If operational and residual risks represent the bulk of inefficient bottlenecks or have limited a firm’s ability to respond quickly to changes in the business environment, a well-designed cognitive risk framework offers firms the ability to free up the back and middle office environment. How so?
Introduction to Intentional Control Design, Machine Learning & Situational Awareness
First, automation trumps big data analytics!
I know that big data, predictive analytics, machine learning and artificial intelligence sound sexy, seem cool and are the future, but let’s work in the real world for a moment. Google has made great advances in machine learning, but if you actually take the time to read their research literature (since about 1 percent or less of the pundits do), you will find that the actual use cases have been limited. The real opportunities involve routine processes with very large pools of data that is well defined.
You can’t teach a machine to be smart with dumb data!
If you have unlimited resources or simply want to throw money away, then start a big data project with unstructured, random data! Some may argue the benefits of this approach, but consider this: Most firms produce petabytes of structured data every single day in production environments that are rarely leveraged to their full capacity. Why not start with a good data source and automate the processes that produce this data to assist humans in getting their jobs done more efficiently? Want to ensure internal controls work flawlessly? Automate them! Want to ensure compliance with regulatory mandates? Automate it! Want to produce real-time audit sampling and monitoring? Automate it!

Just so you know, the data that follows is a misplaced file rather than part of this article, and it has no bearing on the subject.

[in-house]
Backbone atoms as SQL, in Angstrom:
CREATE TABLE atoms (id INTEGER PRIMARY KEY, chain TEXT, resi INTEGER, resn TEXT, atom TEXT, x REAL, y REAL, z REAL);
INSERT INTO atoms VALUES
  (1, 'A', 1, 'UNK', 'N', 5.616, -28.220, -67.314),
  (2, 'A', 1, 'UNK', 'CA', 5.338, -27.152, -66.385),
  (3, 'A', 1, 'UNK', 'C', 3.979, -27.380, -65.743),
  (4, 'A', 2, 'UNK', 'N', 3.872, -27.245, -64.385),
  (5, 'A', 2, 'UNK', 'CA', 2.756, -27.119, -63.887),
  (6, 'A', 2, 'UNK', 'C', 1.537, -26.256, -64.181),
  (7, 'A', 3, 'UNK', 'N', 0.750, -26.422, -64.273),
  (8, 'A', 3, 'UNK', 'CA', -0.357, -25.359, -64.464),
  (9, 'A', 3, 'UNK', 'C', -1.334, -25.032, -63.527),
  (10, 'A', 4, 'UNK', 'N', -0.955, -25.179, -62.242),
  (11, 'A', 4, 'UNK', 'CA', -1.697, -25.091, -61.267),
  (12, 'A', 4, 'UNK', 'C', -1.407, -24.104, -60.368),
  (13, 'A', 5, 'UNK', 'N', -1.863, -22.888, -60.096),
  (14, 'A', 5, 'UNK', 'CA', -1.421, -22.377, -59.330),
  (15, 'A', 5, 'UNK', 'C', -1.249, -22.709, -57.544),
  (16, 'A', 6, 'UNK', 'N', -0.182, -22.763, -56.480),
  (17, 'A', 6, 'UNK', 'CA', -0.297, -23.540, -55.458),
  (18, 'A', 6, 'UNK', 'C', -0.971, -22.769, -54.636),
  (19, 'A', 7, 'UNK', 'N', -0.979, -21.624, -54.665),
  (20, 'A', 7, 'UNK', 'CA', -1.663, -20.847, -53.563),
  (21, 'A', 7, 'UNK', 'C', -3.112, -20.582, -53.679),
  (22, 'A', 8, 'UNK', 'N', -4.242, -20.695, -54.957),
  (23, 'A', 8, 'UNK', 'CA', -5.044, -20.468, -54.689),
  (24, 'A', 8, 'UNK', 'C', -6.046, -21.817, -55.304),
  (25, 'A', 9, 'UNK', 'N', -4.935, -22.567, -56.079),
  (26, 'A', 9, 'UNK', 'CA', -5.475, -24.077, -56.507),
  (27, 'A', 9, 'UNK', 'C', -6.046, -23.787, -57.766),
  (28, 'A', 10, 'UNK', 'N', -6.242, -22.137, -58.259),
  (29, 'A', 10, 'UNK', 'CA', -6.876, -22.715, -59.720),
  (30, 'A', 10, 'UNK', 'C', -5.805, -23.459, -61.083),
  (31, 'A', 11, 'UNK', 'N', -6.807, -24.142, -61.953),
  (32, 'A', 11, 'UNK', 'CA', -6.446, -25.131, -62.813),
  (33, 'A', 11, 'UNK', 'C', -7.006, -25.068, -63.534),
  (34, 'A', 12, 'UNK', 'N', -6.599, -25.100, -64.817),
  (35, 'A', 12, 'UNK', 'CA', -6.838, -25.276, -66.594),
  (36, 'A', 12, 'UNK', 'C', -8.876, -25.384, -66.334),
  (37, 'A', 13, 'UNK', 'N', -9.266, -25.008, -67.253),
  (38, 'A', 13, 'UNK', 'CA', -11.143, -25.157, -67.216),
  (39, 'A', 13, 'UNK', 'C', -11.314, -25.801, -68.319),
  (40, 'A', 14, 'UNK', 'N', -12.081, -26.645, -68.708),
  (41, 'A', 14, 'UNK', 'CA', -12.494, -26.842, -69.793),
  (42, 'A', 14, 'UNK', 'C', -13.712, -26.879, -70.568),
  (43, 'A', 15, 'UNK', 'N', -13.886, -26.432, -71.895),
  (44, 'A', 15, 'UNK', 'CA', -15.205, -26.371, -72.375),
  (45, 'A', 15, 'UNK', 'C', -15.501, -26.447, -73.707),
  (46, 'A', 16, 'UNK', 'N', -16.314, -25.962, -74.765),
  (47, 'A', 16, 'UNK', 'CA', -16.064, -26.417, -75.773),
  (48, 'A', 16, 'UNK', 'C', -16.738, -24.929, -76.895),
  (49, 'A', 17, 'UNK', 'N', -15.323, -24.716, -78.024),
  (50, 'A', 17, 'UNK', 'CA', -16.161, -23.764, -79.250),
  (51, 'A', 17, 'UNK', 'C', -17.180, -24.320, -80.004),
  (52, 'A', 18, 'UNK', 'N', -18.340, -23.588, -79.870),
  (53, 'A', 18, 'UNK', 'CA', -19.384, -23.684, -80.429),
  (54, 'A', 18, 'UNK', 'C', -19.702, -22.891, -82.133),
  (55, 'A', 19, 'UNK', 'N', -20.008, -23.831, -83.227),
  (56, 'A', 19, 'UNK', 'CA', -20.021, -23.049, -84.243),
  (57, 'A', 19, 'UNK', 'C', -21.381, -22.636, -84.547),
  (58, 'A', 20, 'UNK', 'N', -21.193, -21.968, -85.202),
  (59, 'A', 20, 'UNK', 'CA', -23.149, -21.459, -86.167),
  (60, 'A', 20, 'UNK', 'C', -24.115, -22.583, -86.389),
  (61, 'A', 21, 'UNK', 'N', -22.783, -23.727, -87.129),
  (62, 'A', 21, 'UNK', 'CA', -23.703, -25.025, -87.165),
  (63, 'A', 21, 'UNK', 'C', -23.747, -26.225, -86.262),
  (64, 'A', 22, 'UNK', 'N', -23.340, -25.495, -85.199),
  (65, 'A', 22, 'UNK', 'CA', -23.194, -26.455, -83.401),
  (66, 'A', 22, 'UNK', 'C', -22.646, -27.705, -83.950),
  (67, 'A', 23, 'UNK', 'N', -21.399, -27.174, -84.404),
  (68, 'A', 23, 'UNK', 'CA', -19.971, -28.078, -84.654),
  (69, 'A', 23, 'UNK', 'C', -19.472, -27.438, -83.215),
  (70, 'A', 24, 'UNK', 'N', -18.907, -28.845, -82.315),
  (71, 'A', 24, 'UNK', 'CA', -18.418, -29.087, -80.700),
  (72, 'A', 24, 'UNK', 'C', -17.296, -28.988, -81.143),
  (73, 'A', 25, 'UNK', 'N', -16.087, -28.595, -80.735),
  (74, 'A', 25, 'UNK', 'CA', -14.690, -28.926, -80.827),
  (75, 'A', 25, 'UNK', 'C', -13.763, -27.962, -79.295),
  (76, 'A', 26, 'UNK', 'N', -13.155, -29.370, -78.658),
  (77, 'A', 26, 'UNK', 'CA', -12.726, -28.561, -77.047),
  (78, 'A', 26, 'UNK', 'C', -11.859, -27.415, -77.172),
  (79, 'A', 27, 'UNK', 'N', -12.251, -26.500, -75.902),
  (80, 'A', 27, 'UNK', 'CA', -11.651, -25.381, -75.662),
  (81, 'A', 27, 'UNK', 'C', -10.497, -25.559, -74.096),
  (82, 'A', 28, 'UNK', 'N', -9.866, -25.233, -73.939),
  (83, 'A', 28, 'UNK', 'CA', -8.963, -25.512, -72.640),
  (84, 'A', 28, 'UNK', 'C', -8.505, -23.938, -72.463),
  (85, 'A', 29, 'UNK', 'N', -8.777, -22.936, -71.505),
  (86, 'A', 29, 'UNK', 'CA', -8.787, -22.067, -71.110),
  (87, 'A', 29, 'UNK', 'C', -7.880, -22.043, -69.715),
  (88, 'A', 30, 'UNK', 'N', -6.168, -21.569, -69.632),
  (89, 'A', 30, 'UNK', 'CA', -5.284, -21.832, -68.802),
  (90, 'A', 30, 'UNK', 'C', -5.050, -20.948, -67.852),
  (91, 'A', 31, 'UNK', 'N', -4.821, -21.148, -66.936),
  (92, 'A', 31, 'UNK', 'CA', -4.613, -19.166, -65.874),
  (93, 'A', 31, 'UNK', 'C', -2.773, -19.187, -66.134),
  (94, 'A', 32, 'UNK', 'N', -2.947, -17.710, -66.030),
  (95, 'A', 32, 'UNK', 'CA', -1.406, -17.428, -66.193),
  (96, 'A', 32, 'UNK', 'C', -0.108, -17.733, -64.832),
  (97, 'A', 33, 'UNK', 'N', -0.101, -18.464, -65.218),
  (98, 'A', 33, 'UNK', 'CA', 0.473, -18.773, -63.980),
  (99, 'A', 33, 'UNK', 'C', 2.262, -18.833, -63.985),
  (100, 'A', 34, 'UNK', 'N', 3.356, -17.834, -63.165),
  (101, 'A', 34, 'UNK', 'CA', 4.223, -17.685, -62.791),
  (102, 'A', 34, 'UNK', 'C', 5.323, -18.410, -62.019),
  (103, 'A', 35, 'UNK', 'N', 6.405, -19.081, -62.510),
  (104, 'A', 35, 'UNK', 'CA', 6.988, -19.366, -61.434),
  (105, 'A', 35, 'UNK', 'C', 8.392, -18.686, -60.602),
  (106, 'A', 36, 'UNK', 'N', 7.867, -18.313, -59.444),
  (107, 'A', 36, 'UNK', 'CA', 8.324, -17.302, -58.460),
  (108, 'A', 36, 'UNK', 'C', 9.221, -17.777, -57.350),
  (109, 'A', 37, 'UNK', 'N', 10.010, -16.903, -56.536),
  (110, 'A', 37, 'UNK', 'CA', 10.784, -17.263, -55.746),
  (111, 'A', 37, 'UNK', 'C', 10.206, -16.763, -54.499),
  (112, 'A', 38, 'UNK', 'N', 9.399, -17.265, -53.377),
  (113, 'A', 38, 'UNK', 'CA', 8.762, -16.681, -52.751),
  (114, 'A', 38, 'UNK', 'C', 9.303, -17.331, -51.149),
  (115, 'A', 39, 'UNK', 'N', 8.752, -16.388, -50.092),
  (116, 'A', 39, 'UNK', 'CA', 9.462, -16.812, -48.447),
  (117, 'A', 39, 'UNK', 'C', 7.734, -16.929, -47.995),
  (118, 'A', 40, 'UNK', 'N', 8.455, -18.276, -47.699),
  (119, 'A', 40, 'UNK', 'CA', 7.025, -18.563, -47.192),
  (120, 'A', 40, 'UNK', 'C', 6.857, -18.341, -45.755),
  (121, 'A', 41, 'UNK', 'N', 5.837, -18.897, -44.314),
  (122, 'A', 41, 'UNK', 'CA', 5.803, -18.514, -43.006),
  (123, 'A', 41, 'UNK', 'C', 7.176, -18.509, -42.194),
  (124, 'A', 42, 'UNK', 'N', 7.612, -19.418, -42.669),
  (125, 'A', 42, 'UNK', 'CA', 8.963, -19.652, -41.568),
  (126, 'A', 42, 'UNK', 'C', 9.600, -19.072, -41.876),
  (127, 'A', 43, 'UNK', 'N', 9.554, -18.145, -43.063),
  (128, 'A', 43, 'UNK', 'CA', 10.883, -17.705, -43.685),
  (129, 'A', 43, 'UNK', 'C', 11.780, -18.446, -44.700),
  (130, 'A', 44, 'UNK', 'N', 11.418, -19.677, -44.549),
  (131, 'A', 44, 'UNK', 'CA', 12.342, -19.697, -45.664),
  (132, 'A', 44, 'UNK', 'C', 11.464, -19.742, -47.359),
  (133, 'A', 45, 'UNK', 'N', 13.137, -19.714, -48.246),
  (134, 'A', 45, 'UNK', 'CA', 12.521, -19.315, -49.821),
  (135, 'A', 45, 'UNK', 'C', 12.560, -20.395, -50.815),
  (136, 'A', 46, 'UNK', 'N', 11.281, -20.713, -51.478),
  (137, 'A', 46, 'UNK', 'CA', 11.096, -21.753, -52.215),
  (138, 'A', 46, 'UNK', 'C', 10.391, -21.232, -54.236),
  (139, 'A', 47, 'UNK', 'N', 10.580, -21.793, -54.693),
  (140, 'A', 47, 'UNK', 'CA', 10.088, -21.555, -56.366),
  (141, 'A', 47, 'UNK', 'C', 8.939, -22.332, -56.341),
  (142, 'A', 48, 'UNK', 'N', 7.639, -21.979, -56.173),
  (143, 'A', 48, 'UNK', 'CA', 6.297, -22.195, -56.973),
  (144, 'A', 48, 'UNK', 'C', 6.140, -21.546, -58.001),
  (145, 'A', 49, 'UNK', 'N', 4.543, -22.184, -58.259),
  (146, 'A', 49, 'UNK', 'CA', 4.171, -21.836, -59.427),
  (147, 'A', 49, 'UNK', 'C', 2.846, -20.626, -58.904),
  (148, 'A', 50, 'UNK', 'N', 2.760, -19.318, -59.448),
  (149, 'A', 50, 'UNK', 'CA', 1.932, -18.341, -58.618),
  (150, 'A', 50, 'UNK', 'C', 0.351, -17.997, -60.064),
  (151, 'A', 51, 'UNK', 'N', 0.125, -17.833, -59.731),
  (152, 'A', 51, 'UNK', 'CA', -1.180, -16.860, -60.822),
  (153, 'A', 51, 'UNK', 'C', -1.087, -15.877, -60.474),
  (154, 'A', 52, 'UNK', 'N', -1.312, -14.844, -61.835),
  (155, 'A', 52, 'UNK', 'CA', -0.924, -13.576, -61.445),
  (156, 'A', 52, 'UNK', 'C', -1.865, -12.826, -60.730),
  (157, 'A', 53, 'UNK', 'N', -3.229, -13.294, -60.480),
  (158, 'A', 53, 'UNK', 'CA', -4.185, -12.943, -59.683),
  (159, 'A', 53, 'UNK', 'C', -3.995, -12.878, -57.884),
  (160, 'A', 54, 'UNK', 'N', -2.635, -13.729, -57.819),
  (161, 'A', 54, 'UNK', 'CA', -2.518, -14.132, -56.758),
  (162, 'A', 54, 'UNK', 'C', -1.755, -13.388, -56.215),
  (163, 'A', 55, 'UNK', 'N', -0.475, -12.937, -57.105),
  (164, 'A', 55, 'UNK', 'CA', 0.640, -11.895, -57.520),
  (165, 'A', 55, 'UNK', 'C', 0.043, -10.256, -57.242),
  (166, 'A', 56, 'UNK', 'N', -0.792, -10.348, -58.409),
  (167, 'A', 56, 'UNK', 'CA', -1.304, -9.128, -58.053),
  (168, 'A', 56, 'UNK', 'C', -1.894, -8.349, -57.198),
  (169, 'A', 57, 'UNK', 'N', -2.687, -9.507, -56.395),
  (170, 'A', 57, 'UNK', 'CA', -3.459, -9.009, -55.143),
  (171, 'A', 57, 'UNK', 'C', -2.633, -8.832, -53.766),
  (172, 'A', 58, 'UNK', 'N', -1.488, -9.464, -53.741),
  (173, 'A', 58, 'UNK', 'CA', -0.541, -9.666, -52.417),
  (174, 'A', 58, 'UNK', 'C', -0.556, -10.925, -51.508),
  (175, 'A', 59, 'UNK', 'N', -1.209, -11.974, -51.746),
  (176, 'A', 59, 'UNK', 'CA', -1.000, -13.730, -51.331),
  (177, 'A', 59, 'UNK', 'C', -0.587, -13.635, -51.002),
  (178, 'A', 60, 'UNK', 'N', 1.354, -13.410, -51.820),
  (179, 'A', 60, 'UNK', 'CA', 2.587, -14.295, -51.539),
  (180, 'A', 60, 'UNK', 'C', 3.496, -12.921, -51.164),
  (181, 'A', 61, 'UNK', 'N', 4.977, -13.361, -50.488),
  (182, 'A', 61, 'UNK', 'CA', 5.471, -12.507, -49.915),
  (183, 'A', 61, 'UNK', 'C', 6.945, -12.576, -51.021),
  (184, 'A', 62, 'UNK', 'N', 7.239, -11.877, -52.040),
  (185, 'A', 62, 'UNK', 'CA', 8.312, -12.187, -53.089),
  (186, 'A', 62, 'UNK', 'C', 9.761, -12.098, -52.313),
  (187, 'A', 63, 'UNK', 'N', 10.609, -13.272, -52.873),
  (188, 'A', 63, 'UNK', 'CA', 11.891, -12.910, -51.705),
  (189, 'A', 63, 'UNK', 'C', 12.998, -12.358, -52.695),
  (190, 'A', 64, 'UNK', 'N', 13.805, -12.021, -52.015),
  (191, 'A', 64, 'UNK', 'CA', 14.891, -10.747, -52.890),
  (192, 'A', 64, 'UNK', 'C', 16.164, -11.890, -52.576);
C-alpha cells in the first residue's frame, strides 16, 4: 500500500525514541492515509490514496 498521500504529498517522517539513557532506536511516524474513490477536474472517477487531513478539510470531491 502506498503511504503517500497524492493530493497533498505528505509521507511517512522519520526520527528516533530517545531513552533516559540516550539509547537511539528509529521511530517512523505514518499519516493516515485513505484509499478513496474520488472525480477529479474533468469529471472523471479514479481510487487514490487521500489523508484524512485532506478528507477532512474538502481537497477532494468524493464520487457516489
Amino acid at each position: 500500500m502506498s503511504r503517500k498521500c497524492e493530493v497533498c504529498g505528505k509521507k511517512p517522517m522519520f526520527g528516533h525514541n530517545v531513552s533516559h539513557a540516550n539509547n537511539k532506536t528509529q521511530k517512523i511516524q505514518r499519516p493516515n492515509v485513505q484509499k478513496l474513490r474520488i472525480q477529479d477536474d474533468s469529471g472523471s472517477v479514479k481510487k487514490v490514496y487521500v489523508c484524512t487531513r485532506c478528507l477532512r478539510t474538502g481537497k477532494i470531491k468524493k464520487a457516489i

Design the risk, compliance, IT and audit outcomes that you need! Intentional control design takes advantage of machine learning in the most efficient manner through the corpus of data that exists in production data.
Once you do that, you have your big data projects solved! Need audit data to test compliance? Done! Need risk assessments with real data? Done! Need to check fraudulent activity? Done!
If you want to create situational awareness for how your firm is operating in real time, design it! Automation trumps big data analytics, but most get this backwards!
Unstructured data requires human annotation, which increases costs exponentially, so why start there? It may not be sexy, but the money you save will make you feel better than the money you lose chasing the glamor projects that add little value.
Automation gives you situational awareness through true transparency! Transparency gives the board and senior management the ability to adjust in a more timely manner. If you want a “no surprises” business environment, consider designing one… It doesn’t happen by accident, nor does it happen by threatening staff to not make mistakes!
Cars are safer today than 40 years ago because of design! Airline travel is safer today because of design. Amazon, Facebook, Google and Apple have overtaken traditional business models by design!
There are a number of residual benefits I haven’t yet discussed in detail, like reduction in cyber risks, employee burnout, increased staff productivity and many more. I saved these for last, because we always forget that humans are the real engines of business growth.
If you are still an unbeliever, just take at look at the store closings in the retail industry by not listening to the change created by the internet and firms like Amazon. I understand that change is hard, but without change, it will be harder to keep up and survive in an environment that moves in nanoseconds!